Honest Reflections on Morning Devotions

If you struggle with morning devotionals, here are three lessons from the Garden of Gethsemene.
Camden McAfee

Camden McAfee


It happens more mornings than not. My phone alarm goes off at 5AM. I hit snooze. It goes off again. I snooze it again. Usually by 5:30, I’ve rolled out of bed. 

With a blanket wrapped around me, I sit down with my Bible and journal. I open my Bible to the passage for the day, say a quick prayer, and start reading. Slowly, I read the passage a few times, looking for spiritual insight, trying to encounter God in the pages of Scripture. Too often, I feel like I’m just trying to stay awake in the garden with Jesus.

Staying Awake with Jesus

A few weeks ago I heard a sermon about the Garden of Gethsemane, and I reflected on it more during one of these tired mornings. This passage continues to strike a deep chord with me:

And he came to the disciples and found them sleeping. And he said to Peter, “So, could you not watch with me one hour? Watch and pray that you may not enter into temptation. The spirit indeed is willing, but the flesh is weak.”

Matthew 26:40-41

Here are three observations that apply to my morning devotions:

1. Jesus asks us to pray with him, not the other way around.

When I hit the snooze button in bed, where is Jesus? Is he waiting for me to get started? 

No, he’s already and constantly interceding for me (Hebrews 7:25; Romans 8:34). When I make morning devotions all about my performance, then all I hear is disappointment when Jesus says, “Could you not watch with me for one hour?” But when I remember that Jesus is the one who creates and maintains perfect fellowship with the Father, then his statement also becomes an invitation to view prayer in a new way.

That is, morning devotions are less about me trying to arouse some sort of spiritual fervor and more about participating in the “devotion” Jesus already has with the Father.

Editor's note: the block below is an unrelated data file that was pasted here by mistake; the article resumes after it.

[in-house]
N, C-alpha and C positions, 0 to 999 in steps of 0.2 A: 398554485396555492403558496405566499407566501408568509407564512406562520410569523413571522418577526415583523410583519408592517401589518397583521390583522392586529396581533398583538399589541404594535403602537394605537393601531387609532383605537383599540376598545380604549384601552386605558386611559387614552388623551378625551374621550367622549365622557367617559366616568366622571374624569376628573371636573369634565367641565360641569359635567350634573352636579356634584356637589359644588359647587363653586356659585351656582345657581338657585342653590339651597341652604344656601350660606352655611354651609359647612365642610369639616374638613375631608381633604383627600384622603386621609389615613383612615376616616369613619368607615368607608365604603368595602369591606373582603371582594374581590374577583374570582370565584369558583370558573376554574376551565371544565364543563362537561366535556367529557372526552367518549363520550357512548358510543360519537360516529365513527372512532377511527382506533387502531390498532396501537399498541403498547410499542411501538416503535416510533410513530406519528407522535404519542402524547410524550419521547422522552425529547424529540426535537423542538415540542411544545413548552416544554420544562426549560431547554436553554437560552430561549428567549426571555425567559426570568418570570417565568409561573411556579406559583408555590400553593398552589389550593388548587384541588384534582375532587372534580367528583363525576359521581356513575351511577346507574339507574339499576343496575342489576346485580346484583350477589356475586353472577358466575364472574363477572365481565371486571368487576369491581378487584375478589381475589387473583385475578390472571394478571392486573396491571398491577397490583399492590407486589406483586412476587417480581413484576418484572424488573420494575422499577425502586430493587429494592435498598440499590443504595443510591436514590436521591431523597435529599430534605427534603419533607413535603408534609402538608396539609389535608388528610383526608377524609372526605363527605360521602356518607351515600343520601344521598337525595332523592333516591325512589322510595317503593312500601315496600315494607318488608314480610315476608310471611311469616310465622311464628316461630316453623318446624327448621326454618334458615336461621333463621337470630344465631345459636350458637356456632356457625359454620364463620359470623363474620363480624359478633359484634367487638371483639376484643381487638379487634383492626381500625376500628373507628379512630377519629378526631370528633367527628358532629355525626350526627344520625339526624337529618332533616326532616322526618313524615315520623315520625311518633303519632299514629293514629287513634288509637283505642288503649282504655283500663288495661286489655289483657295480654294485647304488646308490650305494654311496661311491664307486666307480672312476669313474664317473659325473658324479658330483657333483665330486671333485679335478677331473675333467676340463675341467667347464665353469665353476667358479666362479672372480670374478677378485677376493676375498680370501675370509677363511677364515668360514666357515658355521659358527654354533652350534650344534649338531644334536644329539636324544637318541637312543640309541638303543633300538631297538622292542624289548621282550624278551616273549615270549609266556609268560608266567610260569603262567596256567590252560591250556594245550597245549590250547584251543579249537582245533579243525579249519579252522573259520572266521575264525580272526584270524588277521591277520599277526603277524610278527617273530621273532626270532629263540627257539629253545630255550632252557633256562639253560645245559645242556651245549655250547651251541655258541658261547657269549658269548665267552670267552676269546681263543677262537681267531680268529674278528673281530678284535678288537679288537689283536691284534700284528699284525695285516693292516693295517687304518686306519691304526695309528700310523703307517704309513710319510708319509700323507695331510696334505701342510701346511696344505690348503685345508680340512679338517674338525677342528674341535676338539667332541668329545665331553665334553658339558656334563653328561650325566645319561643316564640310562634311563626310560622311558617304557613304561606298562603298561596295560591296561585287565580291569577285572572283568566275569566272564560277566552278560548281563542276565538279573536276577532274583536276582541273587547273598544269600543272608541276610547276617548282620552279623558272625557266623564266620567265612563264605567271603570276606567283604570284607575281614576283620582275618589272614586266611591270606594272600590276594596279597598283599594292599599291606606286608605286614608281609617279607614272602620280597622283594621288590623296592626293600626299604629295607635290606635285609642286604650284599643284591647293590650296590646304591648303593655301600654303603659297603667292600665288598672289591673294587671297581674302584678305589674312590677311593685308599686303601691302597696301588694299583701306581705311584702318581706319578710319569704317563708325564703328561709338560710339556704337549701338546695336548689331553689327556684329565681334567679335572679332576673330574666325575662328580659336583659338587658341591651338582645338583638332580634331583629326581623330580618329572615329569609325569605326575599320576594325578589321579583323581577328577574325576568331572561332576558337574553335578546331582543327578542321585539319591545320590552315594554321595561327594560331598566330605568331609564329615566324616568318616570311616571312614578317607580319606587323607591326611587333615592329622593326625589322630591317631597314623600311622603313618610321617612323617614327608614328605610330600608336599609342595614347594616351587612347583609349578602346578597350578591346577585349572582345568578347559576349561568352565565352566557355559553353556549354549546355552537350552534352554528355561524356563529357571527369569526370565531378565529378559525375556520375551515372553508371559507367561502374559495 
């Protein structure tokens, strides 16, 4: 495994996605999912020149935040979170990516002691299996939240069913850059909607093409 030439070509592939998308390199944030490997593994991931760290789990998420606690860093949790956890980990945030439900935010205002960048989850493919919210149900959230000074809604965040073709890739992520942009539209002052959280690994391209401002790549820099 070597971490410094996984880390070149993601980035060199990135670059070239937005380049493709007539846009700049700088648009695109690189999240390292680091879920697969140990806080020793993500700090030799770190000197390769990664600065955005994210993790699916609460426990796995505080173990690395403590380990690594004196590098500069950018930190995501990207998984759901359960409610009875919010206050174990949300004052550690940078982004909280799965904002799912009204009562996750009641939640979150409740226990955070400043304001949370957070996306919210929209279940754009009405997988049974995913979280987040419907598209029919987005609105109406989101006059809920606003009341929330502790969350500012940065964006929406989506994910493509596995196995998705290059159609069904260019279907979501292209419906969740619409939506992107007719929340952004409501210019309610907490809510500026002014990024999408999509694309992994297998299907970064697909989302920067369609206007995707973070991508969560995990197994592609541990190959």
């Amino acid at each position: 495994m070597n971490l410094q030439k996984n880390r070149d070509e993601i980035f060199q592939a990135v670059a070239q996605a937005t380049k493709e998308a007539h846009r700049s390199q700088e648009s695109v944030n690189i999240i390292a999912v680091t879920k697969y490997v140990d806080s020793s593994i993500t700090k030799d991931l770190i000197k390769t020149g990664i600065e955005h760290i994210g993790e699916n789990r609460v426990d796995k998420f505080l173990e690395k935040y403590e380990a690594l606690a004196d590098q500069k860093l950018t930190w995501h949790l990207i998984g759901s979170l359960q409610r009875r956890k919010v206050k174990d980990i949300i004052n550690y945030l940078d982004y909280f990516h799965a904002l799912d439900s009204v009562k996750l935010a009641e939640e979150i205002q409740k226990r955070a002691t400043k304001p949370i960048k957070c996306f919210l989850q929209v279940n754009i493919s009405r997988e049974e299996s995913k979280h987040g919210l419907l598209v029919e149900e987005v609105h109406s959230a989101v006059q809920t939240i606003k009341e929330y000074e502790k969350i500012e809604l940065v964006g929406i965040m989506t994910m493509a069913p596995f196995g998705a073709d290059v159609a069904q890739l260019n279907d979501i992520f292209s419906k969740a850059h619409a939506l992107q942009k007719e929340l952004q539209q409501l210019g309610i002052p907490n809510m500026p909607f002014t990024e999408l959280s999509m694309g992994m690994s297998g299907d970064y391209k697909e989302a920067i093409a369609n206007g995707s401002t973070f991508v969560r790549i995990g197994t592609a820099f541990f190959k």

2. Beware the connection between physical sleep and spiritual sleep.

Jesus continues by saying, “Watch and pray that you may not enter into temptation.” At first glance, it seems like Jesus is saying, “Hey! Don’t fall asleep!” But I think there’s more going on here. 

In this moment, Jesus is quoting from his own prayer: “Lead us not into temptation.” The context makes it clear that Jesus is talking about more than just physical sleep. Instead, I believe Jesus is pointing out a condition of the heart.

For us to “enter into temptation” is for us to allow our hearts to fall asleep to the love of God. When our hearts are truly captivated by the love and strength of God, then we will be much less likely to fall physically asleep. But if we’re tired, we should check our hearts to see if a deeper sleep has taken hold of us.

3. Jesus meets us in our weakness.

In all of this, God’s grace is sufficient. Jesus tells us what he knows all too well: “The spirit indeed is willing, but the flesh is weak.”

And here in our weakness, we find the strength of God’s grace. First, we find that God is aware of our weakness, and he doesn’t hold it against us:

As a father shows compassion to his children
so the Lord shows compassion to those who fear him.
For he knows our frame;
he remembers that we are dust.

Psalm 103:13-14

Second, we find that God provides grace and strength even in the midst of our weakness, that we would rejoice in the Father’s love toward us.

My flesh and my heart may fail,
but God is the strength of my heart and my portion forever.

Psalm 73:26

But he said to me, “My grace is sufficient for you, for my power is made perfect in weakness.” Therefore I will boast all the more gladly of my weaknesses, so that the power of Christ may rest upon me.

2 Corinthians 12:9

Motivation, Warning, Grace

As I consider the very real question of what it means to make the most out of time spent with Jesus, these three points help me to shape how I spend my time with him. 

1. Jesus gives motivation: He is already awake and praying, and he invites me into fellowship with him and with the Father.

2. Jesus gives warning: Physical tiredness is far more dangerous when it is symptomatic of a spiritual sleep in our hearts. 

3. Jesus gives grace: Even when we are tired and worn, God knows our weakness and provides all the grace we need to experience the fullness of Christ’s power. 

I don’t expect my morning devotions to instantly become easy. I know it takes real effort to drag myself out of my warm bed every morning. But it’s the promise of something better that grips my heart, the desire that my affection would not grow cold, and the strength of his grace that sustains me.

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